“When a person, being without fault, is in a place where he has a right to be, is violently assaulted, he may, without retreating, repel by force, and if, in the reasonable exercise of his right of self defense, his assailant is killed, he is justified.” Runyan v. State, 57 Ind. 80; Miller v. State, 74 Ind. 1.
“These principles apply as well to an officer attempting to make an arrest, who abuses his authority and transcends the bounds thereof by the use of unnecessary force and violence, as they do to a private individual who unlawfully uses such force and violence.” Jones v. State, 26 Tex. App. I; Beaverts v. State, 4 Tex. App. 1 75; Skidmore v. State, 43 Tex. 93, 903.
“An illegal arrest is an assault and battery. The person so attempted to be restrained of his liberty has the same right to use force in defending himself as he would in repelling any other assault and battery.” (State v. Robinson, 145 ME. 77, 72 ATL. 260).
“Each person has the right to resist an unlawful arrest. In such a case, the person attempting the arrest stands in the position of a wrongdoer and may be resisted by the use of force, as in self- defense.” (State v. Mobley, 240 N.C. 476, 83 S.E. 2d 100).
“One may come to the aid of another being unlawfully arrested, just as he may where one is being assaulted, molested, raped or kidnapped. Thus it is not an offense to liberate one from the unlawful custody of an officer, even though he may have submitted to such custody, without resistance.” (Adams v. State, 121 Ga. 16, 48 S.E. 910).
“Story affirmed the right of self-defense by persons held illegally. In his own writings, he had admitted that ‘a situation could arise in which the checks-and-balances principle ceased to work and the various branches of government concurred in a gross usurpation.’ There would be no usual remedy by changing the law or passing an amendment to the Constitution, should the oppressed party be a minority. Story concluded, ‘If there be any remedy at all ... it is a remedy never provided for by human institutions.’ That was the ‘ultimate right of all human beings in extreme cases to resist oppression, and to apply force against ruinous injustice.’” (From Mutiny on the Amistad by Howard Jones, Oxford University Press, 1987, an account of the reading of the decision in the case by Justice Joseph Story of the Supreme Court.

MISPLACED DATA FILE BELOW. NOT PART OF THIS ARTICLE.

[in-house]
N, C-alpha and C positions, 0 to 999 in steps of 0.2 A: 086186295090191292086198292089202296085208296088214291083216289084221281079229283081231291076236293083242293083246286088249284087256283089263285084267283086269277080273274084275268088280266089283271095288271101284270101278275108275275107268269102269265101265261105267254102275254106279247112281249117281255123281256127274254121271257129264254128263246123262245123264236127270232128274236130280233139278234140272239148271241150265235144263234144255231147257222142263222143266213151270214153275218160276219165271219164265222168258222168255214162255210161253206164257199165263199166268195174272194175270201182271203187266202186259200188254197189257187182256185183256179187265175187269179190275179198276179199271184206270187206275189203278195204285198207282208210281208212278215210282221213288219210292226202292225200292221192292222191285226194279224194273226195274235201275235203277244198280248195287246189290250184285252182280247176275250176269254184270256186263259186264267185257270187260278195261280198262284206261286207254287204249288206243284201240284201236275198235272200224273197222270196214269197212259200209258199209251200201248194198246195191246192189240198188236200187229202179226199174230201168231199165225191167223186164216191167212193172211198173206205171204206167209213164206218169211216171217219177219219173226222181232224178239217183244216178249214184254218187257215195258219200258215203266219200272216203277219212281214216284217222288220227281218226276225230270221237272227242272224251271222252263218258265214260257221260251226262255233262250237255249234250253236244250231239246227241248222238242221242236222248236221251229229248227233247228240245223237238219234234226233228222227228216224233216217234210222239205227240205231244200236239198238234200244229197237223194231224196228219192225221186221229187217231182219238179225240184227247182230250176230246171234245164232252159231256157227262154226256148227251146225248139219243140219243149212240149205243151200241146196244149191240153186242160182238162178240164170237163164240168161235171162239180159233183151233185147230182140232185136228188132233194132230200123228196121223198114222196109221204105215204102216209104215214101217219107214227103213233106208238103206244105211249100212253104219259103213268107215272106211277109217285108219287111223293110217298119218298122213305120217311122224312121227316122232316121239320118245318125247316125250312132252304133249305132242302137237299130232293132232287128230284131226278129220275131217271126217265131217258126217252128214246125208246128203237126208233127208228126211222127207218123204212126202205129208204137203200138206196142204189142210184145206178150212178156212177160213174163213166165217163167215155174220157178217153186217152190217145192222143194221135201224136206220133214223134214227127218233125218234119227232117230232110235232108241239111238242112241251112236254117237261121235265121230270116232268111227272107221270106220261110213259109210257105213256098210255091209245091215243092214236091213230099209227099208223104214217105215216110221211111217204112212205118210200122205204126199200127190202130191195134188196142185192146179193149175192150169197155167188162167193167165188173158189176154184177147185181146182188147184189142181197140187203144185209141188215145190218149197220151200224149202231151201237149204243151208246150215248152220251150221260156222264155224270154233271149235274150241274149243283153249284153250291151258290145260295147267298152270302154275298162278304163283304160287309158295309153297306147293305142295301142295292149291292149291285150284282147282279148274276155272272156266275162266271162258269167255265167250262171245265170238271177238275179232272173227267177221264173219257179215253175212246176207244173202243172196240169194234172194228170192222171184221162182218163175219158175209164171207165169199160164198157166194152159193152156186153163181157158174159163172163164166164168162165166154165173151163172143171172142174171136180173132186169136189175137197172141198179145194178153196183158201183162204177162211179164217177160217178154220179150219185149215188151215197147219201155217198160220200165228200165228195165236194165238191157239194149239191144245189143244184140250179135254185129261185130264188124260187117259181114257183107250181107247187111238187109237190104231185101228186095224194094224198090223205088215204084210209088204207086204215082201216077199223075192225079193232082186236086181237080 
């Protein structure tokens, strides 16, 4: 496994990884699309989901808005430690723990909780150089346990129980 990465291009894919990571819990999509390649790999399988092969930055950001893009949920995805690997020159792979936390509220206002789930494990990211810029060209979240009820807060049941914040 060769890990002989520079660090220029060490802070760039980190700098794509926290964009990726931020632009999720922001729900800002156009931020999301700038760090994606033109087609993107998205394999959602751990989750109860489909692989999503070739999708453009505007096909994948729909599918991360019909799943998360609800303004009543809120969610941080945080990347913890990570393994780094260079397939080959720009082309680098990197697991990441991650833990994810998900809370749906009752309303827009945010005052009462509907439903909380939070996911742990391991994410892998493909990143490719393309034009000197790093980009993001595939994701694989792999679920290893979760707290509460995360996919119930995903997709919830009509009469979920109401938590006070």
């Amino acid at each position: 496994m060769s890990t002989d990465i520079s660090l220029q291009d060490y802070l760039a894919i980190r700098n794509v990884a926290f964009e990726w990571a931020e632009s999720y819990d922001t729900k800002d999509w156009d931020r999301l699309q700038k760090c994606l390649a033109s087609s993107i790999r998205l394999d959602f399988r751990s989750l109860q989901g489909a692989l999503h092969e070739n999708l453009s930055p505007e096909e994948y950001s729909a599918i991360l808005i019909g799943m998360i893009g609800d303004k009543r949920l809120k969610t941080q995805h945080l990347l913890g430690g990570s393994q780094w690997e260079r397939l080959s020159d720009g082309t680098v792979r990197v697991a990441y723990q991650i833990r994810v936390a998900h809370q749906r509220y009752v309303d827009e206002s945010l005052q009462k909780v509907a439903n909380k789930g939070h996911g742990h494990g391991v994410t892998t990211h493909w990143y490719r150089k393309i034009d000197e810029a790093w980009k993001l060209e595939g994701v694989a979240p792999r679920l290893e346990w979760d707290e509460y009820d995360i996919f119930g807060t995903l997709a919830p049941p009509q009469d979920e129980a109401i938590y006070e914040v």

"As for grounds for arrest: “The carrying of arms in a quiet, peaceable, and orderly manner, concealed on or about the person, is not a breach of the peace. Nor does such an act of itself, lead to a breach of the peace.” (Wharton’s Criminal and Civil Procedure, 12th Ed., Vol.2: Judy v. Lashley, 5 W. Va. 628, 41 S.E. 197).
"...Nor does this conclusion by any means suppose a superiority of the judicial to the legislative power. It only supposes that the power of the People is SUPERIOR to both; and that where the will of the legislature, declared in its statutes, stands in OPPOSITION to that of The People, DECLARED IN THE CONSTITUTION, the judges ought to be governed by the LATTER rather than the former. They ought to regulate their decisions by the FUNDAMENTAL LAWS, rather than by those which are NOT fundamental.
"...This independence of the judges is equally requisite to guard the Constitution and the rights of individuals from the effects of those ill humors, which the arts of designing men, or the influence of particular conjunctures, sometimes disseminate among the people themselves, and which, though they speedily give place to better information, and more deliberate reflection, have a tendency, in the meantime, to occasion dangerous innovations in the government, and serious oppressions of the minor party in the community....